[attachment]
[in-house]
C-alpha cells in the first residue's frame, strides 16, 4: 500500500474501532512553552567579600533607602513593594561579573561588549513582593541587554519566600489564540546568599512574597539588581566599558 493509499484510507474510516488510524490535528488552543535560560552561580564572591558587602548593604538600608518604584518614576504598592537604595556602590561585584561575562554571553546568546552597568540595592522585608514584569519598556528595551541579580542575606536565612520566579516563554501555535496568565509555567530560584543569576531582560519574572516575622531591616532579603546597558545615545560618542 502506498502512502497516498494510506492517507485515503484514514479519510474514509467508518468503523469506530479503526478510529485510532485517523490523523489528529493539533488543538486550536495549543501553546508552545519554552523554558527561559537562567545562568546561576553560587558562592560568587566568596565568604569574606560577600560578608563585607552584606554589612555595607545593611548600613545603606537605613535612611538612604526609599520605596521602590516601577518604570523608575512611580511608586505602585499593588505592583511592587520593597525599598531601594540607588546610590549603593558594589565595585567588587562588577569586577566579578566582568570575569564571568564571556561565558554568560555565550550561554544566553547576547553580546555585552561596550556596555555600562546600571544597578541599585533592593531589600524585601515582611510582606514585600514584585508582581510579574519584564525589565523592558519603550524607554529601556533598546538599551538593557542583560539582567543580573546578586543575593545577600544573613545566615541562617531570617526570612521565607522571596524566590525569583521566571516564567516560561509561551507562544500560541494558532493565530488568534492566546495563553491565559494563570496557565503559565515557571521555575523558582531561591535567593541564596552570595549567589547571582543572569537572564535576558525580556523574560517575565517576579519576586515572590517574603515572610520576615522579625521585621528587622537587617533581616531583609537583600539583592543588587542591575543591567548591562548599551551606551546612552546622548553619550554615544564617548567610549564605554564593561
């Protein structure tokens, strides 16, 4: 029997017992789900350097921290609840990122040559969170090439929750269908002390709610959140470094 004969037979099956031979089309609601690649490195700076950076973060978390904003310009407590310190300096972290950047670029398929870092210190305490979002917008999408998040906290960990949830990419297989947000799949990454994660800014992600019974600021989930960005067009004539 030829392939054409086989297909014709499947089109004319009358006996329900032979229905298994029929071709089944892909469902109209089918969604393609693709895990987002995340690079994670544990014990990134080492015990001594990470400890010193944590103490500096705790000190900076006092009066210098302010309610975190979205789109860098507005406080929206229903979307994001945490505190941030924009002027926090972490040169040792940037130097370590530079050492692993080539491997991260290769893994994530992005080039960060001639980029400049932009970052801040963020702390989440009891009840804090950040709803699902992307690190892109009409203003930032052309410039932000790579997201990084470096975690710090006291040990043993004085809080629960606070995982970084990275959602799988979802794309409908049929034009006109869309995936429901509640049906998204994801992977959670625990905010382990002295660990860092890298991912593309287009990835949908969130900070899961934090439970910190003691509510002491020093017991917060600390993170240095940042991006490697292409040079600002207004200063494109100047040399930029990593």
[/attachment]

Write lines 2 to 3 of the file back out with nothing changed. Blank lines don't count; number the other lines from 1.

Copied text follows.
C-alpha cells in the first residue's frame, strides 16, 4: 500500500474501532512553552567579600533607602513593594561579573561588549513582593541587554519566600489564540546568599512574597539588581566599558 493509499484510507474510516488510524490535528488552543535560560552561580564572591558587602548593604538600608518604584518614576504598592537604595556602590561585584561575562554571553546568546552597568540595592522585608514584569519598556528595551541579580542575606536565612520566579516563554501555535496568565509555567530560584543569576531582560519574572516575622531591616532579603546597558545615545560618542 502506498502512502497516498494510506492517507485515503484514514479519510474514509467508518468503523469506530479503526478510529485510532485517523490523523489528529493539533488543538486550536495549543501553546508552545519554552523554558527561559537562567545562568546561576553560587558562592560568587566568596565568604569574606560577600560578608563585607552584606554589612555595607545593611548600613545603606537605613535612611538612604526609599520605596521602590516601577518604570523608575512611580511608586505602585499593588505592583511592587520593597525599598531601594540607588546610590549603593558594589565595585567588587562588577569586577566579578566582568570575569564571568564571556561565558554568560555565550550561554544566553547576547553580546555585552561596550556596555555600562546600571544597578541599585533592593531589600524585601515582611510582606514585600514584585508582581510579574519584564525589565523592558519603550524607554529601556533598546538599551538593557542583560539582567543580573546578586543575593545577600544573613545566615541562617531570617526570612521565607522571596524566590525569583521566571516564567516560561509561551507562544500560541494558532493565530488568534492566546495563553491565559494563570496557565503559565515557571521555575523558582531561591535567593541564596552570595549567589547571582543572569537572564535576558525580556523574560517575565517576579519576586515572590517574603515572610520576615522579625521585621528587622537587617533581616531583609537583600539583592543588587542591575543591567548591562548599551551606551546612552546622548553619550554615544564617548567610549564605554564593561
């Protein structure tokens, strides 16, 4: 029997017992789900350097921290609840990122040559969170090439929750269908002390709610959140470094 004969037979099956031979089309609601690649490195700076950076973060978390904003310009407590310190300096972290950047670029398929870092210190305490979002917008999408998040906290960990949830990419297989947000799949990454994660800014992600019974600021989930960005067009004539 030829392939054409086989297909014709499947089109004319009358006996329900032979229905298994029929071709089944892909469902109209089918969604393609693709895990987002995340690079994670544990014990990134080492015990001594990470400890010193944590103490500096705790000190900076006092009066210098302010309610975190979205789109860098507005406080929206229903979307994001945490505190941030924009002027926090972490040169040792940037130097370590530079050492692993080539491997991260290769893994994530992005080039960060001639980029400049932009970052801040963020702390989440009891009840804090950040709803699902992307690190892109009409203003930032052309410039932000790579997201990084470096975690710090006291040990043993004085809080629960606070995982970084990275959602799988979802794309409908049929034009006109869309995936429901509640049906998204994801992977959670625990905010382990002295660990860092890298991912593309287009990835949908969130900070899961934090439970910190003691509510002491020093017991917060600390993170240095940042991006490697292409040079600002207004200063494109100047040399930029990593």